Flashcards in Motor Control & Motor Learning (Exam 2) Deck (37):
The ability to maintain and change posture and movement, is the result of a complex set of neurologic and mechanical processes.
Study of nature and cause of movement.
Performed with context of an environment. How do people walk?
Essential to action and vice versa.
Attention, motivation, and emotional aspects that underlie the establishment of intent or goals.
Need all 3 for the nature of MC.
Action, Perception, Cognition
Highest level of control.
Basic unit of movement in the motor control model.
Postural tonic reflexes
Phasic primitive reflexes
Simplest reflexes, occur at the spinal cord level. Occur early in the life span of an infant.
Associated with the brain stem of the CNS. Produce changes in muscle tone and posture. Most of these reflexes are integrated by 4-6 months.
Complex postural responses that continue to be present in adulthood. Involve head and trunk; provide body with automatic way to respond to movement within and outside body's BOS.
Righting and Equilibrium Reactions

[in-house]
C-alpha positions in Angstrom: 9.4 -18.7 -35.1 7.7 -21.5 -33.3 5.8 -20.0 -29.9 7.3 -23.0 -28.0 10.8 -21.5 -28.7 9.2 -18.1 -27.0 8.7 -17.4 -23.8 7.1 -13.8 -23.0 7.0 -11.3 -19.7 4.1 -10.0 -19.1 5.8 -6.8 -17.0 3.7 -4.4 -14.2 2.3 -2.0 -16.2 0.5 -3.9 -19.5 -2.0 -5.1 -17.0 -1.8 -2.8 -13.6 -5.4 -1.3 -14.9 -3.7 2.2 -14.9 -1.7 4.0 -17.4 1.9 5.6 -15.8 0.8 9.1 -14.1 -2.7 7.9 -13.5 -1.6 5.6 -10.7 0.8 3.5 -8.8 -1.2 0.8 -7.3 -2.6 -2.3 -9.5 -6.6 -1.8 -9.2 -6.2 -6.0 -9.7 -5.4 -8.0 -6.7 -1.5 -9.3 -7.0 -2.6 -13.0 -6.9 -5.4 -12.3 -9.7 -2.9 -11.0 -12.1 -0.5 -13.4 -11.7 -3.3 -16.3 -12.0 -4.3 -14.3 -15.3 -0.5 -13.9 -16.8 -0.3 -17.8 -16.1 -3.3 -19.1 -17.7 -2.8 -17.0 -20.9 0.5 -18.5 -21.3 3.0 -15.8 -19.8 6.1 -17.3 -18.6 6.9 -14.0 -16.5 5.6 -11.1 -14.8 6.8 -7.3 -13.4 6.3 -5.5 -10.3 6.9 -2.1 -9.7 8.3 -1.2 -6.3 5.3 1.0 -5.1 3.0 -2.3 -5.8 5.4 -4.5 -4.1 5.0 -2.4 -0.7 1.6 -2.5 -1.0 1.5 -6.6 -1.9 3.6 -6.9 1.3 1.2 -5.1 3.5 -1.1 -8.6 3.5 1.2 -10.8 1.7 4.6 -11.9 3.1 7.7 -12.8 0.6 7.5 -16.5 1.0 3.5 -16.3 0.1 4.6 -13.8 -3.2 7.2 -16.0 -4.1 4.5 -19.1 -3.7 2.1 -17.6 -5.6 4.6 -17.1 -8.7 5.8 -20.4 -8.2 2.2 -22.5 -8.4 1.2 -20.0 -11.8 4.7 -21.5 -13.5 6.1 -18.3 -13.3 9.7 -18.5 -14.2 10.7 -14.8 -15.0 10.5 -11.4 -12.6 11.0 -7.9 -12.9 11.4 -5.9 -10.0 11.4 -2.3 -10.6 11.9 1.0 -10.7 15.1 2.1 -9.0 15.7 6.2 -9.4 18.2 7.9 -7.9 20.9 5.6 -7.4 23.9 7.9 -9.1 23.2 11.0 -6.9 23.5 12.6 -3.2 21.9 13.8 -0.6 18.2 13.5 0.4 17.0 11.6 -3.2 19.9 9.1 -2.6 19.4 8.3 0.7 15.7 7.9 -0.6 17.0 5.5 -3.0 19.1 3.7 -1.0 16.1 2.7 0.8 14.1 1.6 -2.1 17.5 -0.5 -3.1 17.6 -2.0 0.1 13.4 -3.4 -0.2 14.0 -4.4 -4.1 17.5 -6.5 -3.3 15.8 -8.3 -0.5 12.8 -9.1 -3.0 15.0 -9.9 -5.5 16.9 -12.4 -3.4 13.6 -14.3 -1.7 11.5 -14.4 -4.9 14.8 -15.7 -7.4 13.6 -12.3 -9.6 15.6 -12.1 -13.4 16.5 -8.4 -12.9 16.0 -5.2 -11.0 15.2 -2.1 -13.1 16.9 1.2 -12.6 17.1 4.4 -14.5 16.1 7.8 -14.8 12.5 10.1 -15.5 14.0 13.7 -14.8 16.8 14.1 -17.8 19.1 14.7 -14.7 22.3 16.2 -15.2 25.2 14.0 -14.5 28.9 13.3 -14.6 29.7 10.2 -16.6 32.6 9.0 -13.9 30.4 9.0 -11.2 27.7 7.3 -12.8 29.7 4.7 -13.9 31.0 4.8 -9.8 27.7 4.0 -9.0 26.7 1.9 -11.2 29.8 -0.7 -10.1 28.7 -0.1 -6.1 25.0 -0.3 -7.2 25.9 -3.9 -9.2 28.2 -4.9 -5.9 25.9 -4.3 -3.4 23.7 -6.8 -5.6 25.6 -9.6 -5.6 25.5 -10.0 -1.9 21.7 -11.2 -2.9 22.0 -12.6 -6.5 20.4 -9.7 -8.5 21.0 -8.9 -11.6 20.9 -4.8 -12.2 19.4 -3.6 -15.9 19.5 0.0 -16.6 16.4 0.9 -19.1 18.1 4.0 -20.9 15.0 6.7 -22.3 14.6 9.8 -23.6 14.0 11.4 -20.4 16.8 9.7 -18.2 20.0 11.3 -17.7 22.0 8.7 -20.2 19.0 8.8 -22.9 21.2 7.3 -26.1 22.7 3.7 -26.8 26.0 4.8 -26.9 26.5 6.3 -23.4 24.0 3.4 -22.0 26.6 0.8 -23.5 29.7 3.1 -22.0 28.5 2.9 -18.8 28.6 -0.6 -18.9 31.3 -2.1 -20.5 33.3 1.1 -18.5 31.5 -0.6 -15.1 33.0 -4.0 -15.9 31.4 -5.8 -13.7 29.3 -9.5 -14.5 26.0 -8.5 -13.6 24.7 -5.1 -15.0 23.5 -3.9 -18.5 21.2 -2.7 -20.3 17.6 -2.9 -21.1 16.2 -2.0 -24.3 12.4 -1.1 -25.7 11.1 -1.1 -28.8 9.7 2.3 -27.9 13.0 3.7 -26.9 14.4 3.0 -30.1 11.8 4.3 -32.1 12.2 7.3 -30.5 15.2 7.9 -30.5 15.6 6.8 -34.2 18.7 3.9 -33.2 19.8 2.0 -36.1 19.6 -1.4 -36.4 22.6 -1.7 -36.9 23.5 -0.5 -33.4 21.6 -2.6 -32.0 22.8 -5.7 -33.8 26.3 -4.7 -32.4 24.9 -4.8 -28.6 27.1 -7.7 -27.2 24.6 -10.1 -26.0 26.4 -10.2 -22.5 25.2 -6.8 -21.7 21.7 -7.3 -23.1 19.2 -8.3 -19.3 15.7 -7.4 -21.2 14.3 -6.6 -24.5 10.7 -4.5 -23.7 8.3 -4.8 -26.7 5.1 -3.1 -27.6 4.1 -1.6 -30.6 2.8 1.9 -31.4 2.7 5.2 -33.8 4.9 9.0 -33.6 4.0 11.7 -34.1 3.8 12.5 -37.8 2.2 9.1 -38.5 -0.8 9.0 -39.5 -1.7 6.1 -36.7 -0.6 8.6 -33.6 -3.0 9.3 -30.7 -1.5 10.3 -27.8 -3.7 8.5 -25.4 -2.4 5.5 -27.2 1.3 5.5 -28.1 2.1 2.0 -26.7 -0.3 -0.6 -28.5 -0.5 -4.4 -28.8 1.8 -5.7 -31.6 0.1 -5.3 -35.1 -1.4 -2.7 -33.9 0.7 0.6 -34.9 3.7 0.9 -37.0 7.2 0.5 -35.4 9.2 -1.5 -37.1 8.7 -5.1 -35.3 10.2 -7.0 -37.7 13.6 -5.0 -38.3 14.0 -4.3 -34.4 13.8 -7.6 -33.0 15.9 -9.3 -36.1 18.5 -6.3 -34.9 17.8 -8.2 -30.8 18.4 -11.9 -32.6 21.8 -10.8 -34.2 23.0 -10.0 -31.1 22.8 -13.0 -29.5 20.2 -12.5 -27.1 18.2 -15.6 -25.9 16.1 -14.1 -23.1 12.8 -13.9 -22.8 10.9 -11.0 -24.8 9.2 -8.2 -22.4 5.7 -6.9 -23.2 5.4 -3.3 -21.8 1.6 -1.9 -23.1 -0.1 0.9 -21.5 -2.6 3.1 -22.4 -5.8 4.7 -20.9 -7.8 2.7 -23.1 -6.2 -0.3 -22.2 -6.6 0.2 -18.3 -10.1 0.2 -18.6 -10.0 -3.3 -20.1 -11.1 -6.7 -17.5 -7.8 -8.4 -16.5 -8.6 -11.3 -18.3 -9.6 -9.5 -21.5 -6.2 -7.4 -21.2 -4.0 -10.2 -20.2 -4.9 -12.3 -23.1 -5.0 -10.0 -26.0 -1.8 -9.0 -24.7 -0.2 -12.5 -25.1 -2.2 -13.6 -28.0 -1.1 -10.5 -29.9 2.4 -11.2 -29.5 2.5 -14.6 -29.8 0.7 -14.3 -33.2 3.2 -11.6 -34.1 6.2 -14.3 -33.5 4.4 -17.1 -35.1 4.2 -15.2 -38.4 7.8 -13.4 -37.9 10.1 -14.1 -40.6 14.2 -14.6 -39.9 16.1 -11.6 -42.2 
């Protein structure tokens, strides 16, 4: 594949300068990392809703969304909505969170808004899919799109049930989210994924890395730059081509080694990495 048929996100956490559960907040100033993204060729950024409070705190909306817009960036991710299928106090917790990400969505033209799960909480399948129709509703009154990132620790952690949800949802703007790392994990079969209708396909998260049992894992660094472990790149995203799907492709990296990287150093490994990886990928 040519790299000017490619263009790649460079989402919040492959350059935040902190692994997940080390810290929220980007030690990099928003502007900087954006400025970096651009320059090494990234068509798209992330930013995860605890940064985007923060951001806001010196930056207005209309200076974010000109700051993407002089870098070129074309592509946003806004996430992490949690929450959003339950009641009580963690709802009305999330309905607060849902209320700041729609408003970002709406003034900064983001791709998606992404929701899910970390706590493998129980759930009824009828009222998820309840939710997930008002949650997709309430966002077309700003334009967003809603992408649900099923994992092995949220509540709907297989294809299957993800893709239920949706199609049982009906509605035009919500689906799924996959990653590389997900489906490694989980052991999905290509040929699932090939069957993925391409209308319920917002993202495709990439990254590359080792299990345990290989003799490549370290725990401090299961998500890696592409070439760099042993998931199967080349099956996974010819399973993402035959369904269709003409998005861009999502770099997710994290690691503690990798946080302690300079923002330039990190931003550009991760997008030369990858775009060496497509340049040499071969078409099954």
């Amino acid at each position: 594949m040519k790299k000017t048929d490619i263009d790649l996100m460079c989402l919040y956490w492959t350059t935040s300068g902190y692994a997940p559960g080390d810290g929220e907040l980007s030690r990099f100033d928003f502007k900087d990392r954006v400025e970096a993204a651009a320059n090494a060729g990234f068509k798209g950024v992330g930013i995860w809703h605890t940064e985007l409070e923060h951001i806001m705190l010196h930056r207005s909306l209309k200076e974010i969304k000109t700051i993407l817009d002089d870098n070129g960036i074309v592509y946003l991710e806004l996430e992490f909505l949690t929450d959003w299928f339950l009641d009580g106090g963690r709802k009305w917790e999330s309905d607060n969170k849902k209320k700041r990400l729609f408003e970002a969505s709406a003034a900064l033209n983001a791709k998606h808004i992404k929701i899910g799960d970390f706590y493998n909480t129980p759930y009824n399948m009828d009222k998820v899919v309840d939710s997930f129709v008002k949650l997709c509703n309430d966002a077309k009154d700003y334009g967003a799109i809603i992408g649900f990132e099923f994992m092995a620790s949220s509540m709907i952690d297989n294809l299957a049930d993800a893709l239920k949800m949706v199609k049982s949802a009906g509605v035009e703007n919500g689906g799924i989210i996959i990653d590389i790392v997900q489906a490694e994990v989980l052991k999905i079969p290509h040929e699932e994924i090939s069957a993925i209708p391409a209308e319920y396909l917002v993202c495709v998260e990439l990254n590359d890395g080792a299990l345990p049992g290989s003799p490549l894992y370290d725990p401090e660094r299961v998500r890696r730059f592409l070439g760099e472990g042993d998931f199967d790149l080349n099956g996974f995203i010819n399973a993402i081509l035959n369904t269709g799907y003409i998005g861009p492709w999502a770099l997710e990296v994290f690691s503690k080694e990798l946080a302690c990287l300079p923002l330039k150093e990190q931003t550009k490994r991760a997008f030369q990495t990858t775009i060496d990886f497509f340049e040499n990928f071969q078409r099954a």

Random movements. Example: Random movements.
Maintenance of a posture. Example: Quadruped.
Movement with a posture. Example: Sit to stand.
Movement from one posture to another. Example: Creeping or Walking
During the action, making changes right then.
After the error is detected.
Learning new skill or relearning old skill as a whole activity.
Stage I: Cognition/Acquisition
Allowing patient to practice and self-correct is also important during this stage. Giving time to self-correct before offering feedback is important to learning.
Stage 1: Cognition/Acquisition
Patients can run the program with in specific environmental constraints. Decrease in error during activity. Less effort required for performance. Example: One surface
Stage 2: Associative/Refinement
Patient moves to a variety of different environments and retains control of the whole program. Example: Any surface.
Stage 3: Autonomous Stage/Retention
Which skill is harder open or closed?
Based upon sensory responses inherent to the patient's body as part of the desired movement.
Based upon outside source of providing feedback. Independence is not learned until patient can self-correct using intrinsic feedback.
Uses sensory system such as therapist's voice.
KP or Knowledge of Performance
Informs a patient as to whether task is accomplished or how close the movement comes to accomplishing task.
KR or Knowledge of Results
Immediate behavioral performance, will learn to rely on external feedback.
3 Schedules of External Feedback
Summed, Faded, Bandwidth
Feedback after a set number of trials.
Initially feedback after every trial, then decreasing to every other trial, every third, every fourth, etc.